Fashion illustrator: Julie @DrawPaintDesign

Fascinated by Vogue and the work of couture designers, fashion illustrator Julie McGrath says she finds inspiration in creating their intricate designs on paper. With a profound love of fashion and art, her illustrations reflect a fascination for people watching and a great love for twisting proportions. She also finds creativity and inspiration in the imaginations of her children.

Can you tell us about your background in the arts? Originally from Massachusetts, I am now living in Florida. I attended the University of Massachusetts at Boston earning a bachelor’s degree in Art focusing in Art History. From there I went on to study in Illustration and Design, earning a Master of Arts degree from Savannah College of Art and Design.

And now? I’ve completed a second Masters at SCAD, this time in Art Administration. I teach visual arts and humanities at colleges and universities, and continue to evolve and nurture my style daily.
How long have you been an illustrator? Since I could hold a pencil. But really I only started considering myself an “illustrator” over the last five or six years. That is when I found my groove and my style.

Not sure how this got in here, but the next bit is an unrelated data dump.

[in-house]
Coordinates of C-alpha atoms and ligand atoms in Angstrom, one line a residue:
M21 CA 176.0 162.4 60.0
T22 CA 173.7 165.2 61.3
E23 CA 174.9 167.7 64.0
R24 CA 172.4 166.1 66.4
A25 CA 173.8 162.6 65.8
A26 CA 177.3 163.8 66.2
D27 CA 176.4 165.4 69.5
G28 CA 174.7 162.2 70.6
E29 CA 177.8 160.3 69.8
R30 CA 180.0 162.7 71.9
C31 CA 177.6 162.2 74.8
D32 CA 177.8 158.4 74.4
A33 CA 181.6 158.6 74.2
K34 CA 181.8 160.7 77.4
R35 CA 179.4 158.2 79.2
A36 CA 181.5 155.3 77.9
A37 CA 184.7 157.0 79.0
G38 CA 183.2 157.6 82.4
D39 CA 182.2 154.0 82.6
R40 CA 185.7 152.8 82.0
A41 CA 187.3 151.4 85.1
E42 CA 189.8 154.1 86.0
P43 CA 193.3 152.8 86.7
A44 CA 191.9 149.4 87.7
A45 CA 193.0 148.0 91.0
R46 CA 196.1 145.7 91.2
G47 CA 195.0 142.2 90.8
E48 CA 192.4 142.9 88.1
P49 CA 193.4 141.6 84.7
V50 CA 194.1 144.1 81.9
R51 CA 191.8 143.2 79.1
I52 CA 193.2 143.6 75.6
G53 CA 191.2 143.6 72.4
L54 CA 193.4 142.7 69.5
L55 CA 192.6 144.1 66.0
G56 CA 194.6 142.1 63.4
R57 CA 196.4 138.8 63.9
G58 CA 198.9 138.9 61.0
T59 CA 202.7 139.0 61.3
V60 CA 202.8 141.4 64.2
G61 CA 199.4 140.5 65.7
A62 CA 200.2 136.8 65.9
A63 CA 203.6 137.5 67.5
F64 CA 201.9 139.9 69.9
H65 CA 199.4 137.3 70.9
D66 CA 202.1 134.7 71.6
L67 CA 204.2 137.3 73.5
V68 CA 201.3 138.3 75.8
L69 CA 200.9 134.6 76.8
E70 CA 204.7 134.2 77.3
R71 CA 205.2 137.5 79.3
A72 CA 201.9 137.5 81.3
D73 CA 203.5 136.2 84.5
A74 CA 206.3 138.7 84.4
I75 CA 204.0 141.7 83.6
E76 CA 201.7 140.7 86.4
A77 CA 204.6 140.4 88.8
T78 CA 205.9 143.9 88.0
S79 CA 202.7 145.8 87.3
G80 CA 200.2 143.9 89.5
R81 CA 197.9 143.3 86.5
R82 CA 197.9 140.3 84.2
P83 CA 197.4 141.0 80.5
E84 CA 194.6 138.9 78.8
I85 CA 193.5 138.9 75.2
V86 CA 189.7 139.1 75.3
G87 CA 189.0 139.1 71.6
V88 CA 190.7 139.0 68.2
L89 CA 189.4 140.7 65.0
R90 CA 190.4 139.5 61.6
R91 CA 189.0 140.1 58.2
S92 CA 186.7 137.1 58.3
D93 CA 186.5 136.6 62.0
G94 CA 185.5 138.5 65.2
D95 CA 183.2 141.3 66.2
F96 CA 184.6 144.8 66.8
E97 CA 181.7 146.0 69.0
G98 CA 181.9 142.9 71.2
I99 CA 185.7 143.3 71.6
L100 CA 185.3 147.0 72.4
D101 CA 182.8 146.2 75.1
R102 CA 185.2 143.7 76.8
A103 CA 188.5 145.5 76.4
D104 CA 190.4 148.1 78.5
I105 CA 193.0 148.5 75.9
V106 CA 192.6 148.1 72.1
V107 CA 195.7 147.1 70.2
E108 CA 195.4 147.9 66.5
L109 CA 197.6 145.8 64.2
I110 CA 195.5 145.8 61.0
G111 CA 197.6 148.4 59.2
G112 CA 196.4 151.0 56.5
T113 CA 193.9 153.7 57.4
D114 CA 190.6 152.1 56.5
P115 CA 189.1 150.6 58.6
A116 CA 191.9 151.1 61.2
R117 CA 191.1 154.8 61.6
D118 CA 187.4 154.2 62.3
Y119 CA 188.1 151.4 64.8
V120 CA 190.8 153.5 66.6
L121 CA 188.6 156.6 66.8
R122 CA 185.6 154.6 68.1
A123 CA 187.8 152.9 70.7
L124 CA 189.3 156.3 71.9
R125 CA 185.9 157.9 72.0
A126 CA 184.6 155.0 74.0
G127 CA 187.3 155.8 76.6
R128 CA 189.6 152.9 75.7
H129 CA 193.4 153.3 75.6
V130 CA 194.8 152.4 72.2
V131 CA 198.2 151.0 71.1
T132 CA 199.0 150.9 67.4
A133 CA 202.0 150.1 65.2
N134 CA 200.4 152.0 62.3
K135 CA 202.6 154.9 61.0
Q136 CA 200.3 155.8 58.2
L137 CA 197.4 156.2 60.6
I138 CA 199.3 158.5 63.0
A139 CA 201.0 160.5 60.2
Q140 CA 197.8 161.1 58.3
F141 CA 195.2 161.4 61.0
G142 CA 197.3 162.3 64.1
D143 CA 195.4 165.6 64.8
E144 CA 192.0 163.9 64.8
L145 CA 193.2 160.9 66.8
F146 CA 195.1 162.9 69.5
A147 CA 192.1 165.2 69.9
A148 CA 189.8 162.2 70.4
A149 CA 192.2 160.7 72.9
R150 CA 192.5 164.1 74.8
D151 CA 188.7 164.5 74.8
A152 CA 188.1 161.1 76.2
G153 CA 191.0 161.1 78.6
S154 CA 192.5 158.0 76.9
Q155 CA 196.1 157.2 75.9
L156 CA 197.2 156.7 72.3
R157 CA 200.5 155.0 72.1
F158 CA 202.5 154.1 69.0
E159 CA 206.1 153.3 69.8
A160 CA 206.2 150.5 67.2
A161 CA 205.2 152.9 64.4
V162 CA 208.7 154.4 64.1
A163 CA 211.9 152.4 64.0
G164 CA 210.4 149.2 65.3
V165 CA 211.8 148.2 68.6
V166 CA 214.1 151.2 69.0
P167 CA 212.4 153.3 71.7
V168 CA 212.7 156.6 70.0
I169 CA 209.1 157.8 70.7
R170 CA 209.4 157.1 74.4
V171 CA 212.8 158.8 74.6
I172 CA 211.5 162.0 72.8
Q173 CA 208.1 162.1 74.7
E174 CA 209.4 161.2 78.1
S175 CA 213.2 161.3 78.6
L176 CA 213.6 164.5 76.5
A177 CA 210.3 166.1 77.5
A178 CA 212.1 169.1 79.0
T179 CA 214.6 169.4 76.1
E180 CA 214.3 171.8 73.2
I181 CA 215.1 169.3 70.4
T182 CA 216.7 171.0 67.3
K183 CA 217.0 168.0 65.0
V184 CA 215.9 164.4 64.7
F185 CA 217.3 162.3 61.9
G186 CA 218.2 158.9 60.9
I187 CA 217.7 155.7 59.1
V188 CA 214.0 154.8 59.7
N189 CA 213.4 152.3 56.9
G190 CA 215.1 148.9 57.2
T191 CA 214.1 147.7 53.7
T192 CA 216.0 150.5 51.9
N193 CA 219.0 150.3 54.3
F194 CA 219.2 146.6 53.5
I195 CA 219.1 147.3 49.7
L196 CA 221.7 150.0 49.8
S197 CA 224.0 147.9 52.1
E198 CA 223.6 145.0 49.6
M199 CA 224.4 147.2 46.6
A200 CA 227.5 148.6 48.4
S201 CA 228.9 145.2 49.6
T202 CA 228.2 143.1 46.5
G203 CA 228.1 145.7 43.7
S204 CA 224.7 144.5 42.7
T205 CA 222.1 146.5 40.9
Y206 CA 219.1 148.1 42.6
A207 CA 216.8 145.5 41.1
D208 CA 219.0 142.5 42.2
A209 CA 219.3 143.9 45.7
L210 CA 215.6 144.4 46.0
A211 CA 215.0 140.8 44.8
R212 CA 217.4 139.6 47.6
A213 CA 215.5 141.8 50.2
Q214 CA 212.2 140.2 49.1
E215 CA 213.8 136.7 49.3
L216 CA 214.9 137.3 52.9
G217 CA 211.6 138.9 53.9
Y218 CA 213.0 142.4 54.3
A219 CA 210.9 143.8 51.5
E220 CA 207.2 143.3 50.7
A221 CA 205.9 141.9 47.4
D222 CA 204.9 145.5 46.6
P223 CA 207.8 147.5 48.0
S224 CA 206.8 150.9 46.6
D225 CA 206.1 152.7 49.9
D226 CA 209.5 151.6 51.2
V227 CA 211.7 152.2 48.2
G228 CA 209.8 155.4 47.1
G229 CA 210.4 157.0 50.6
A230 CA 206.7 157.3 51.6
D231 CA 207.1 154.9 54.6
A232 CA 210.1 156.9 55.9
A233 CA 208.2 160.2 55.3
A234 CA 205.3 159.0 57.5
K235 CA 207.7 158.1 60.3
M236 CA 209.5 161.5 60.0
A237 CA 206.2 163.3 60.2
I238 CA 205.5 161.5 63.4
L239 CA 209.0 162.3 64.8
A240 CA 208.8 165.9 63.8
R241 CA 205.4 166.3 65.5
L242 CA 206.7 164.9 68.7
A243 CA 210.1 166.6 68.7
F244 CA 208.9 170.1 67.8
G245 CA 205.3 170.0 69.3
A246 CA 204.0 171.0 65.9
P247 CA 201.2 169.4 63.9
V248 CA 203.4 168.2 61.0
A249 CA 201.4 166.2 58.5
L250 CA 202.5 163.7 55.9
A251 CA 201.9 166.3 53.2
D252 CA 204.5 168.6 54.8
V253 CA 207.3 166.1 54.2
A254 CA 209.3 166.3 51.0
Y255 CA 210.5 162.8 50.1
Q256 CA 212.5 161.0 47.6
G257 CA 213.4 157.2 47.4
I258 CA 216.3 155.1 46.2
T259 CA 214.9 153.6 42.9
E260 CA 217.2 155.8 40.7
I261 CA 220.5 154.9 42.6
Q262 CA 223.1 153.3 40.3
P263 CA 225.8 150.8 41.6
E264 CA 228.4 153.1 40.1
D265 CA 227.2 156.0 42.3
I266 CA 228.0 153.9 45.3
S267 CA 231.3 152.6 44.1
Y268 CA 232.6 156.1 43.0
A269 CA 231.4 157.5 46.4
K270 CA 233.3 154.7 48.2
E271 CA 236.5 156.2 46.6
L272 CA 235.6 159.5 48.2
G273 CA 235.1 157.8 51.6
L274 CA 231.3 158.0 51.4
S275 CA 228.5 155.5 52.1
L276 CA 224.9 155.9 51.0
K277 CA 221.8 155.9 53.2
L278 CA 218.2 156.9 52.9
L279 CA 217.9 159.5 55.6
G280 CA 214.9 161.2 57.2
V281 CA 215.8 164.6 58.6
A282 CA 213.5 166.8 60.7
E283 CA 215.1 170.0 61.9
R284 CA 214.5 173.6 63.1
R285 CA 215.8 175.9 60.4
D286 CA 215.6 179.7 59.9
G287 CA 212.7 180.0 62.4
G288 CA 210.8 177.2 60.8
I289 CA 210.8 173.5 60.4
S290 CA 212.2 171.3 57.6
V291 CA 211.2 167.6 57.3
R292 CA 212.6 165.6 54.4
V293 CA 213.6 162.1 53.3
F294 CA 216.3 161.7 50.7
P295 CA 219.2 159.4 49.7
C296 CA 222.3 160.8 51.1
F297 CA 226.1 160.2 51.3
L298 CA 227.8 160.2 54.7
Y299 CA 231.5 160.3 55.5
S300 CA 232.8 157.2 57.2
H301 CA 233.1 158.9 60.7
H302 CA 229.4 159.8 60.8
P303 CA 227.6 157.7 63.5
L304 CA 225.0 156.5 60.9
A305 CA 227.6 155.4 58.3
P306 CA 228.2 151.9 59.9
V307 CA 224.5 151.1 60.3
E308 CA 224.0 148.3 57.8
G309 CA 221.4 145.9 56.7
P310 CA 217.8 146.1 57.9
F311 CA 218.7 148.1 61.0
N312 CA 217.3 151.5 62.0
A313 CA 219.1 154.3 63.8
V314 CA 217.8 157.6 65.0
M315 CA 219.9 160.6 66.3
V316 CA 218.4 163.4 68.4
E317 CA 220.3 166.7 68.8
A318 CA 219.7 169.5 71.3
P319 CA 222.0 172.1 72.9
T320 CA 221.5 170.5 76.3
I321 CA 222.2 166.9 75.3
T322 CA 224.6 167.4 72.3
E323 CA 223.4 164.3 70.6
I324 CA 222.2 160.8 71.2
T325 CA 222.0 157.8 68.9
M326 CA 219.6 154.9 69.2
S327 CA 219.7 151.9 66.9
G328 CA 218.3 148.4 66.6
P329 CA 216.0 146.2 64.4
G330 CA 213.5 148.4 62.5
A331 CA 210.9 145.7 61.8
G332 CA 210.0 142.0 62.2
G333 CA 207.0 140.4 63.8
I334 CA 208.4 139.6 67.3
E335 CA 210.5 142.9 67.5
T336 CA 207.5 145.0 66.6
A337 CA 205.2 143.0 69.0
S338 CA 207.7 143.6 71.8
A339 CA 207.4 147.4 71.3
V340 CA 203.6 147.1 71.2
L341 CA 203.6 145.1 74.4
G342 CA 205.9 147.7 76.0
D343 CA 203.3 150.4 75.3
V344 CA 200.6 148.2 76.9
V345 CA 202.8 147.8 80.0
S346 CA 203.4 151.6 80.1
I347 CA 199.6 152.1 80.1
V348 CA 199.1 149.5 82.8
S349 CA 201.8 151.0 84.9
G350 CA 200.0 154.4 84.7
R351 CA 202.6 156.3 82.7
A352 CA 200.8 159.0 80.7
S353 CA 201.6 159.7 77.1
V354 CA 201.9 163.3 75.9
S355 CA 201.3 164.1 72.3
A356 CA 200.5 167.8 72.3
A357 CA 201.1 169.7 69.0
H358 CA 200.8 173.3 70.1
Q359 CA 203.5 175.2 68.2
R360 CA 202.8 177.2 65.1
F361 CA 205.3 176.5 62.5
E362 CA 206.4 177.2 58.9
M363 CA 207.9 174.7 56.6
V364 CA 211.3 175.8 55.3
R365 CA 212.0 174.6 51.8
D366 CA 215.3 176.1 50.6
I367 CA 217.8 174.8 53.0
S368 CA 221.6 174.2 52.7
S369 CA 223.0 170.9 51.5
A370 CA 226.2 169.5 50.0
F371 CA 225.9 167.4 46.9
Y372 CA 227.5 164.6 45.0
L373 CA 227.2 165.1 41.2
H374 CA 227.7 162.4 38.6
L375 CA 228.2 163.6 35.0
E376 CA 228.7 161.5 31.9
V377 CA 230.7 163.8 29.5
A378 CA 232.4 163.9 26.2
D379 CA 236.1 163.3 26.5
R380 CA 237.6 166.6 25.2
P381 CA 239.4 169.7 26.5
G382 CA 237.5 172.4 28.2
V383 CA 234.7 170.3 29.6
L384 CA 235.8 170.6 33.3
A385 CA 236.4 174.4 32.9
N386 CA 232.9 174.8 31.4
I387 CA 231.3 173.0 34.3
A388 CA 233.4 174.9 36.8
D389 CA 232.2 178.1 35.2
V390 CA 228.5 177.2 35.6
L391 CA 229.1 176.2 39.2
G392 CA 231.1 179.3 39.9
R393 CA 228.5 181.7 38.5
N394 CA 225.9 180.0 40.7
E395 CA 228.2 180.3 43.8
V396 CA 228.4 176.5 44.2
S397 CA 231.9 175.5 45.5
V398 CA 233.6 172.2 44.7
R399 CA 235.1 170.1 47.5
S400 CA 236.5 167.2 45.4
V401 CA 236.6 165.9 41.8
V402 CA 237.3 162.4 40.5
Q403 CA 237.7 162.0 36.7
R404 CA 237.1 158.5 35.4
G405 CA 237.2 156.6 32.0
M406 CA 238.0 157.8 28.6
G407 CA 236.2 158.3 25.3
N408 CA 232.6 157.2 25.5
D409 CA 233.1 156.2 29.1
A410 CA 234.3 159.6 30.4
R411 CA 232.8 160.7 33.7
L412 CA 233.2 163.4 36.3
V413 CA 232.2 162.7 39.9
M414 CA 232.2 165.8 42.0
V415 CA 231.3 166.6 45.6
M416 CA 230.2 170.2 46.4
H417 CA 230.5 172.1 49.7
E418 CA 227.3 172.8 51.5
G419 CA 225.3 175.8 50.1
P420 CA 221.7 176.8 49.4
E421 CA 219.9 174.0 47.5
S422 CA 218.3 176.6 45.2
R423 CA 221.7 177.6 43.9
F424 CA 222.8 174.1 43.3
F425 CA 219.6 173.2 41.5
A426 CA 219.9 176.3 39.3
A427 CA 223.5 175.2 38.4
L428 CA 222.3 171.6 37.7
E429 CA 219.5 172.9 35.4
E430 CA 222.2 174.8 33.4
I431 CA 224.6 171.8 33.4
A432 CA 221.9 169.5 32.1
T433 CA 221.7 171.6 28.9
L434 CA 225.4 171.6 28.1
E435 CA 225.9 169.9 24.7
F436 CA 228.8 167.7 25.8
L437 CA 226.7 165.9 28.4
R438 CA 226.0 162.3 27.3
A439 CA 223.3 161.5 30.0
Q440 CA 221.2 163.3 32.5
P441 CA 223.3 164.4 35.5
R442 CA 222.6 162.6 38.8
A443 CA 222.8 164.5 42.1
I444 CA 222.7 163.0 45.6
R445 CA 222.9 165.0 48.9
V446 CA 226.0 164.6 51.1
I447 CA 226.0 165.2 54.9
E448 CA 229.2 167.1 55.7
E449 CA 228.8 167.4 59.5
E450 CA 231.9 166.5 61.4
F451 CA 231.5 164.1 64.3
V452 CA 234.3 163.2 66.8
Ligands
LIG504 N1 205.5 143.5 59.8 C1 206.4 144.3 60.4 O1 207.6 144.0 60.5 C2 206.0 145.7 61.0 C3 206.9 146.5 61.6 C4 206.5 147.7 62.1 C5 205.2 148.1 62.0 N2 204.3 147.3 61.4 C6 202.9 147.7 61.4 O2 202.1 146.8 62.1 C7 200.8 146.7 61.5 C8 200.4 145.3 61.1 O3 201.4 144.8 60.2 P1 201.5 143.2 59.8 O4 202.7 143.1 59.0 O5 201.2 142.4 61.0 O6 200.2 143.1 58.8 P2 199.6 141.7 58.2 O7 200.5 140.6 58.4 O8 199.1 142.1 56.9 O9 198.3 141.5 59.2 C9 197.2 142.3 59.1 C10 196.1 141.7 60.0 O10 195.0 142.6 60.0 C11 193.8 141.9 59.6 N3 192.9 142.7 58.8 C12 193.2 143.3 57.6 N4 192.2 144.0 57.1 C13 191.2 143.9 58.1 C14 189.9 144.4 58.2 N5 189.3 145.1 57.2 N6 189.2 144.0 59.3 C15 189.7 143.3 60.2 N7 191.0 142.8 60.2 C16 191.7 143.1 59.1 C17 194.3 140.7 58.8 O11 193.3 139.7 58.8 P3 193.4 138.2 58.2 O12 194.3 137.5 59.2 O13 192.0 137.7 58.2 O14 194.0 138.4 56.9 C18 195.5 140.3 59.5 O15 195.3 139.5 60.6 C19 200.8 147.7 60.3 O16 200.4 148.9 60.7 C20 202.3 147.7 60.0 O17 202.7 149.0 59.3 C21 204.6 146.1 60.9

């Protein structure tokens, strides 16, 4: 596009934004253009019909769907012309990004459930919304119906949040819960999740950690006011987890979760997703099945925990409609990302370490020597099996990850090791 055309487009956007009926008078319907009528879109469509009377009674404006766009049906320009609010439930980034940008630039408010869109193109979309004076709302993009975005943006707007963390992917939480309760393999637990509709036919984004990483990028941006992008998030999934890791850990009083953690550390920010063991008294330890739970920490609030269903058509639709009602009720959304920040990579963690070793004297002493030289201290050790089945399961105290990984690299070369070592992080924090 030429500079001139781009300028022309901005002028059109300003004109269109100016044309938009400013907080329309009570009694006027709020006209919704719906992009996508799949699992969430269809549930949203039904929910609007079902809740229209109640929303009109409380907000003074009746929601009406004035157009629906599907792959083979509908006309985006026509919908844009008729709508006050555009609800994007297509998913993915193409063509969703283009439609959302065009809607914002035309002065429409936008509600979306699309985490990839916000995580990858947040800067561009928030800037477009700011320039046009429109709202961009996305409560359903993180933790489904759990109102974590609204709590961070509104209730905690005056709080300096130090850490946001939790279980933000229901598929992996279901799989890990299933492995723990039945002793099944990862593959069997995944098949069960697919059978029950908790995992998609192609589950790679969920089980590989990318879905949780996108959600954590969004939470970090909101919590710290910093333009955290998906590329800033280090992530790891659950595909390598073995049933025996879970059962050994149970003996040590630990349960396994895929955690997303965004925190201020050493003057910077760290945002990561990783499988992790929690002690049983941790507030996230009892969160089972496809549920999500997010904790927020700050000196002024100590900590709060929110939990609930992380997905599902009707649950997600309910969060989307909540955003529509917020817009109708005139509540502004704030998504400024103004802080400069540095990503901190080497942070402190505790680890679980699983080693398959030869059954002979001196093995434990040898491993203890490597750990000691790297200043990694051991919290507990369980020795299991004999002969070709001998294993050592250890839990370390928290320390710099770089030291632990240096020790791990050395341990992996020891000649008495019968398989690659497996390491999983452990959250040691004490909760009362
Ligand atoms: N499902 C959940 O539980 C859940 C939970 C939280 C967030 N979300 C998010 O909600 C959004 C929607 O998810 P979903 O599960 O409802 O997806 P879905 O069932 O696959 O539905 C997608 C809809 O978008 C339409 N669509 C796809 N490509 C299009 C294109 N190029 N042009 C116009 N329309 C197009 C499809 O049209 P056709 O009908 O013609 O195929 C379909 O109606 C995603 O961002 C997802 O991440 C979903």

Inspiration: Chanel resort 2018

When did you develop an interest in fashion and accessories?
In college. ‘Vogue’ became much more about the artistic concepts and less about the models and the consumer side of things. I started to understand it more as a form of art. Alexander McQueen had a pretty major influence in that understanding. With my love of art and this new understanding of fashion, my style was born! It took me a number of years to get into a rhythm with my specific style.

Who is your favorite designer? Some designers that always grab my attention are Dior, Giambattista Valli, Gucci, YSL…..I could go on and on! I love what Maria Grazia Chiuri is doing with Dior. Gucci is ALWAYS fun to draw.

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“Sometimes it’s just about the hair and the shades” – @drawpaintdesign

Do you have a favorite illustration? I cannot say I have a specific favorite drawing. I truly love them all in different ways. However, the most fun are always the illustrations with sunglasses. Yes, my sunnies obsession plays a factor but also those are always the best when they are finished. Those illustrations always get the most attention and reaction and people truly love them.